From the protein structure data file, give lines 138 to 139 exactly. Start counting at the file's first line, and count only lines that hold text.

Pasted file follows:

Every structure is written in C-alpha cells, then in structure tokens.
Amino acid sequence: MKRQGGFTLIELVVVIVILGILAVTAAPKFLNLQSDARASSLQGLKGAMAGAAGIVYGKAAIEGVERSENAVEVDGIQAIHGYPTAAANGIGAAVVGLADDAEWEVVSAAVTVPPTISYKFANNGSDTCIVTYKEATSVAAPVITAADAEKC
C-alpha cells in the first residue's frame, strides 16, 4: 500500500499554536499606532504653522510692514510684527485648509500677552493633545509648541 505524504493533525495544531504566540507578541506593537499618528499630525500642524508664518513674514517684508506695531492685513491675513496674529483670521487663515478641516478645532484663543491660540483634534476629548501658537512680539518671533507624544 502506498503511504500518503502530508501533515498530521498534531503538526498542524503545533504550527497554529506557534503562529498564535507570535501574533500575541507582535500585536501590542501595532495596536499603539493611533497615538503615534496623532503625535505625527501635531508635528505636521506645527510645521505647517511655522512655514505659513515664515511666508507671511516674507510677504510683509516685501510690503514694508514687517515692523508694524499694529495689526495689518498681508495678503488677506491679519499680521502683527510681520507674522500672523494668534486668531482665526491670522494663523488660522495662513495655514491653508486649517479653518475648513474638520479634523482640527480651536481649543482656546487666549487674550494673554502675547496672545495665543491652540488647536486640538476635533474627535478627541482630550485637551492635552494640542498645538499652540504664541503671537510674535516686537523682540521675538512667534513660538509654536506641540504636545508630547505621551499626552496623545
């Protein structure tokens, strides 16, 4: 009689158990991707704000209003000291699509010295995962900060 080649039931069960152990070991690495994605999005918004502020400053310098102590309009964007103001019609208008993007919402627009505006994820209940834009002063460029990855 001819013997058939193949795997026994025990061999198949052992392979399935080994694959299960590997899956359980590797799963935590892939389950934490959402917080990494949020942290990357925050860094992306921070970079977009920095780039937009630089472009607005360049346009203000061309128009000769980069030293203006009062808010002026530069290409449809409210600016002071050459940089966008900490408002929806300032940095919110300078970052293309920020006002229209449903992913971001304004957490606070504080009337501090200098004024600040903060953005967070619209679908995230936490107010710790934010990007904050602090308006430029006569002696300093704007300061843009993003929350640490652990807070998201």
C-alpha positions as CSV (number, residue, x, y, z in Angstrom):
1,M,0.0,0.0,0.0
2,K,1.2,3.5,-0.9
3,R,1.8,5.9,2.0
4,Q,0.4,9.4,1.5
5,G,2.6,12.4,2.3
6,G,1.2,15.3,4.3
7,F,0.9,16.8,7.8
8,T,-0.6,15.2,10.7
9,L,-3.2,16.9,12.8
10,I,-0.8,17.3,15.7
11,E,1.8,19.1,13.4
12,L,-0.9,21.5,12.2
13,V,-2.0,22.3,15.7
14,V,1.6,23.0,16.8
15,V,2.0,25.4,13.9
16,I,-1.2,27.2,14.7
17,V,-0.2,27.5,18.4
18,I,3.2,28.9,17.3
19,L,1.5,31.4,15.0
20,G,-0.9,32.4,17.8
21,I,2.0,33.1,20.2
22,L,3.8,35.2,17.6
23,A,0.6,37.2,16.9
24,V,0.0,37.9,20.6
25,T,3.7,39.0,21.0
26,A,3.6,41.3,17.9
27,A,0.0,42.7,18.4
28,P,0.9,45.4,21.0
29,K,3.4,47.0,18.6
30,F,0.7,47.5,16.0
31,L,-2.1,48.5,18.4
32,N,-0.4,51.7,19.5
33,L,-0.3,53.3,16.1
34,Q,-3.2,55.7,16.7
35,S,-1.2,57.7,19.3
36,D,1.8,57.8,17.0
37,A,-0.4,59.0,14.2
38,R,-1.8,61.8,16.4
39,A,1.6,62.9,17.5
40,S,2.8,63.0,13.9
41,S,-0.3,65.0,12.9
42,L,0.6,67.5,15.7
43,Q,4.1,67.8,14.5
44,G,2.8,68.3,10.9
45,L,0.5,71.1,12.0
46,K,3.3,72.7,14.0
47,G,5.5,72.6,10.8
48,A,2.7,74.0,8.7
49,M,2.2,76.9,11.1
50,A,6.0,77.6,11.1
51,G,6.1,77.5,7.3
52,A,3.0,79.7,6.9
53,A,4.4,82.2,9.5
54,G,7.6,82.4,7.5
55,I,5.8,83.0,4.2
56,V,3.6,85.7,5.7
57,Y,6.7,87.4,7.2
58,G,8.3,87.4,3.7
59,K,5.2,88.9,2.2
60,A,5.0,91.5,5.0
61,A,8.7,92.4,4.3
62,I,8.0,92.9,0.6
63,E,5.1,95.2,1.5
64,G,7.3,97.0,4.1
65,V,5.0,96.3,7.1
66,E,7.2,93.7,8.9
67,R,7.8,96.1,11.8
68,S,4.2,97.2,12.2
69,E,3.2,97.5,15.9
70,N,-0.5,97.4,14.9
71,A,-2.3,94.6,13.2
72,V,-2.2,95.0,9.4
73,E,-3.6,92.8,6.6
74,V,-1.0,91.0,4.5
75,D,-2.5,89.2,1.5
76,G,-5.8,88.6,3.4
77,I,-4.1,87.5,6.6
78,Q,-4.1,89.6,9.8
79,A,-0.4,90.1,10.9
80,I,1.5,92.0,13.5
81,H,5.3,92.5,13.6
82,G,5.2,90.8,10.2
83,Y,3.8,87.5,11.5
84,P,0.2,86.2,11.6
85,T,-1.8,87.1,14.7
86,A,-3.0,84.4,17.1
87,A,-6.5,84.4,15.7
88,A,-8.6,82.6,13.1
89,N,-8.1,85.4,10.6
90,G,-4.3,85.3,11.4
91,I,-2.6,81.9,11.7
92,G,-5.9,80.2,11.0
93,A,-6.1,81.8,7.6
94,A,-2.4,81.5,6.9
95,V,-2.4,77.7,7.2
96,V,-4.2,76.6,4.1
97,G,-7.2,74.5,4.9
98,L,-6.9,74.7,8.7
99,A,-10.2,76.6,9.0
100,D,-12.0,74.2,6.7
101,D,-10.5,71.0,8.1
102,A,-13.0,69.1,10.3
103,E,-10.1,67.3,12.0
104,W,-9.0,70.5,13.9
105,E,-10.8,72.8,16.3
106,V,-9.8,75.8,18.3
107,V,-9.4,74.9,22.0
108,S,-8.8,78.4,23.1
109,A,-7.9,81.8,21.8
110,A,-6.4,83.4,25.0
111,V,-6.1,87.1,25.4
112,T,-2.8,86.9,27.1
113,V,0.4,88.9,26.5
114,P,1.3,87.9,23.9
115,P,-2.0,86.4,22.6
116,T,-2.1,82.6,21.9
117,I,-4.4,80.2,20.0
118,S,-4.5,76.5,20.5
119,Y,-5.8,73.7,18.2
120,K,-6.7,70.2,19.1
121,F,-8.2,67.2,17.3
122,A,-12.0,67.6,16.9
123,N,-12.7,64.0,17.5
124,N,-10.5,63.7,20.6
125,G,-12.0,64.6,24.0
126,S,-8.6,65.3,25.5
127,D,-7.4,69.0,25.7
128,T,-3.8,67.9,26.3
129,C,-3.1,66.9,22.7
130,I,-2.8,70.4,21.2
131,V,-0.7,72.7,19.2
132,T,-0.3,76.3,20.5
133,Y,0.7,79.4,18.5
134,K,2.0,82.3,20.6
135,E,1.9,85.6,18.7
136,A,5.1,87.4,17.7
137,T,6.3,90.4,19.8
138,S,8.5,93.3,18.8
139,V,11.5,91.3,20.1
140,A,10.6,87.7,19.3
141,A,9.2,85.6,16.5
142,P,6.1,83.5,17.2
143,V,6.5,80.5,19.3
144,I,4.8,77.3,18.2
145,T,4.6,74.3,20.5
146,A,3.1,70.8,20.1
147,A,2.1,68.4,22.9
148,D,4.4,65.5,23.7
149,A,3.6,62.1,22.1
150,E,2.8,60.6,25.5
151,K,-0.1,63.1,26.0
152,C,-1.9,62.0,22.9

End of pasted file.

133,Y,0.7,79.4,18.5
134,K,2.0,82.3,20.6